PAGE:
Easter Market at Toulcuv Dvur farmstead in the Prague 10 district
The 4th annual 'One World' film festival featuring documentaries on human rights starts in Prague on April 10th. One of the changes in the festival's programme this year is that selected films will also be screened outside Prague, in a total of 15 cities and towns throughout the Czech Republic. 700 films were entered in the competition, 80 of which will be screened at the festival, which is organized by the People in Need Foundation in Czech TV. Last year, the One World festival offered 90 documentary films from 36 countries on the theme of human rights - several of them have also been screened abroad.
The Old Town Hall in the historical centre of Prague is currently hosting an exhibition of photographs which were entries in a competition entitled 'Photographic Prague'. I was at the opening ceremony last week and I must say that looking at the exhibited photos was a nice, and in a certain sense a new experience for me as a person who knows Prague quite well but is used to seeing all its historical sites mostly on commercial post cards. The photographers who entered the competition looked at the city from substantially different angles, more entertaining and more humorous ones. To find out more about the exhibition and the competition itself, I spoke with one of its organizers, Mrs. Vera Mateju from the magazine Fotografie...
Mrs. Mateju told me that the competition Photographic Prague was held for the 6th time last year. The venture is intended to promote the legacy of the great Czech photographer Josef Sudek, who loved Prague and took thousands of photos in the city. The main goal is to show the countless faces the Czech capital has, that's why the competition is open to professional as well as amateur photographers and even foreign tourists, who took pictures of Prague during their visit, can enter the competition.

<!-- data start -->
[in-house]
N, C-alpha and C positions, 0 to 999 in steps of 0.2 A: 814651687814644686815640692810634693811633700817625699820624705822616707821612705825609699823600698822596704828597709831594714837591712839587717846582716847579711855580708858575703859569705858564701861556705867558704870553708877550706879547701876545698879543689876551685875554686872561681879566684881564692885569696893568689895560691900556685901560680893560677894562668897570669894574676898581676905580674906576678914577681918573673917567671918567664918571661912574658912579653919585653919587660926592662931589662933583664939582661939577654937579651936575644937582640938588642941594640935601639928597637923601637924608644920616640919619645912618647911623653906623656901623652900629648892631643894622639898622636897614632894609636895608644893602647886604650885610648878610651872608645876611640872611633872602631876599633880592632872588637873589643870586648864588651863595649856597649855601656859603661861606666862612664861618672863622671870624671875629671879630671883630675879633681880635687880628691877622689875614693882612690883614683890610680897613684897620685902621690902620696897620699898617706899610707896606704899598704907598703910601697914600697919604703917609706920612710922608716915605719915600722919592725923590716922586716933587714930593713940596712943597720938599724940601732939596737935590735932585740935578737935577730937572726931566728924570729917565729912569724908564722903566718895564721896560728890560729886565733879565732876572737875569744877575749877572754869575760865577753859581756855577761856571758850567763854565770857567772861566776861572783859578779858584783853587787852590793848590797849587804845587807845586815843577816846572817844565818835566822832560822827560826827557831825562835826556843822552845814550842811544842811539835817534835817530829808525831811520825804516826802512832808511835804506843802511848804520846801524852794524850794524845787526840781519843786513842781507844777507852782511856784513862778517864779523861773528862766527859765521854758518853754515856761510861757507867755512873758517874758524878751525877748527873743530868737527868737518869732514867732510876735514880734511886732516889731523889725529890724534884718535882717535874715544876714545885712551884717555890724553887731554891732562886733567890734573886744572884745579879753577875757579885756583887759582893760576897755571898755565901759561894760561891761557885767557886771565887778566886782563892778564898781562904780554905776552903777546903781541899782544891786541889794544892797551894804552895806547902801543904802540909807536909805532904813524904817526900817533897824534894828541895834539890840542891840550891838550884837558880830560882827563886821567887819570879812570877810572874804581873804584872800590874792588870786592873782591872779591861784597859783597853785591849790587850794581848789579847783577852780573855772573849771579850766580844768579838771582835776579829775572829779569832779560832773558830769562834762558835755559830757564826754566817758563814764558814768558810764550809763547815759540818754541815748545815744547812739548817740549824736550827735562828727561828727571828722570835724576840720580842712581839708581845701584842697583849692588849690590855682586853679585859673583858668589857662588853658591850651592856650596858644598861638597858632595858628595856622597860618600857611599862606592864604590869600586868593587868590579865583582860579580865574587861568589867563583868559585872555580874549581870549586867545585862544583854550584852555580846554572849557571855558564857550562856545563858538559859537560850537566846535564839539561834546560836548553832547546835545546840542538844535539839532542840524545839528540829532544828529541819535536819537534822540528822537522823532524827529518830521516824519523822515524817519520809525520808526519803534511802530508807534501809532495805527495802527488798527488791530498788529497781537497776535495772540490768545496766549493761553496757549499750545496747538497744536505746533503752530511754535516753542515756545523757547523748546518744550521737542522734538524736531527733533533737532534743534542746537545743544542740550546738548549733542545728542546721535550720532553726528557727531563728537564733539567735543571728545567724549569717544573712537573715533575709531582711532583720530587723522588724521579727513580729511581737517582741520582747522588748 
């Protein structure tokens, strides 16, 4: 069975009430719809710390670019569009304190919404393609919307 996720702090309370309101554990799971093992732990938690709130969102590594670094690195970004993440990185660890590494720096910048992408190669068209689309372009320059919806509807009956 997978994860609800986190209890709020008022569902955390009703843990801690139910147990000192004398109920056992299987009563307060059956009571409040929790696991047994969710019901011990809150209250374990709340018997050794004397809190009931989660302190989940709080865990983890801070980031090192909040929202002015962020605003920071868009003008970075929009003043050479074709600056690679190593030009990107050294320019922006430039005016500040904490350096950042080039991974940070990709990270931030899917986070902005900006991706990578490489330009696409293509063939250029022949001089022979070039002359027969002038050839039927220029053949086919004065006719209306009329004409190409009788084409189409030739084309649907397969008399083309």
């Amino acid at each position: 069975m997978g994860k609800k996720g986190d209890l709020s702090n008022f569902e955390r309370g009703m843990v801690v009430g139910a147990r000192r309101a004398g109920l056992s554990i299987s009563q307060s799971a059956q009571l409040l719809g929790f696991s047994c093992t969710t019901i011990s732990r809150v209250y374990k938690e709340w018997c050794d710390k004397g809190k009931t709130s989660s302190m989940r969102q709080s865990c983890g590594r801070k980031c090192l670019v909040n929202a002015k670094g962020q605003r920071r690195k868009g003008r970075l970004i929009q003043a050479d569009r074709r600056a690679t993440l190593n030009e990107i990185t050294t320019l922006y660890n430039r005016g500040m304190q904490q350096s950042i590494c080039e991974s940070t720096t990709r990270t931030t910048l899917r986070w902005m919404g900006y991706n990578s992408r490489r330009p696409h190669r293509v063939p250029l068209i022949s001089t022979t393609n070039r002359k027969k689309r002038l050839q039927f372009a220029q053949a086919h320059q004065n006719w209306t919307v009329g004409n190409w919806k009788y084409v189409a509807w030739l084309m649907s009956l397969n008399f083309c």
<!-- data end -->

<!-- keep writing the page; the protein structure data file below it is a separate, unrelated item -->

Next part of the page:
The competition has several categories which are the same every year. They include 'The beauty of Prague and its transformations', 'The problems of Prague' and 'The capital's chronicle'. In addition, special categories are created every year, and last year's themes were 'Trade and advertising' and 'Life in the city's suburbs'. This year it's 'Gardens, parks and trees' and "Relations among people.'
Last year's wining photograph was taken by Ota Richter, a Czech photographer, who lived in the United States for 37 years. His picture, showing balloons above the National Theatre looked a bit absurd to me, and I asked him if he had expected he'd be the winner? Mrs. Mateju told me that those who enter the competition were mostly Prague residents, because they know their city well and also have much more time and opportunities to take pictures in places where a tourist would never get. But those, who only visit the capital mostly contribute to the category 'Prague's beauty', because they always tend to see nice things rather than negative ones. Last year photographers from Poland, Slovakia and France entered the competition.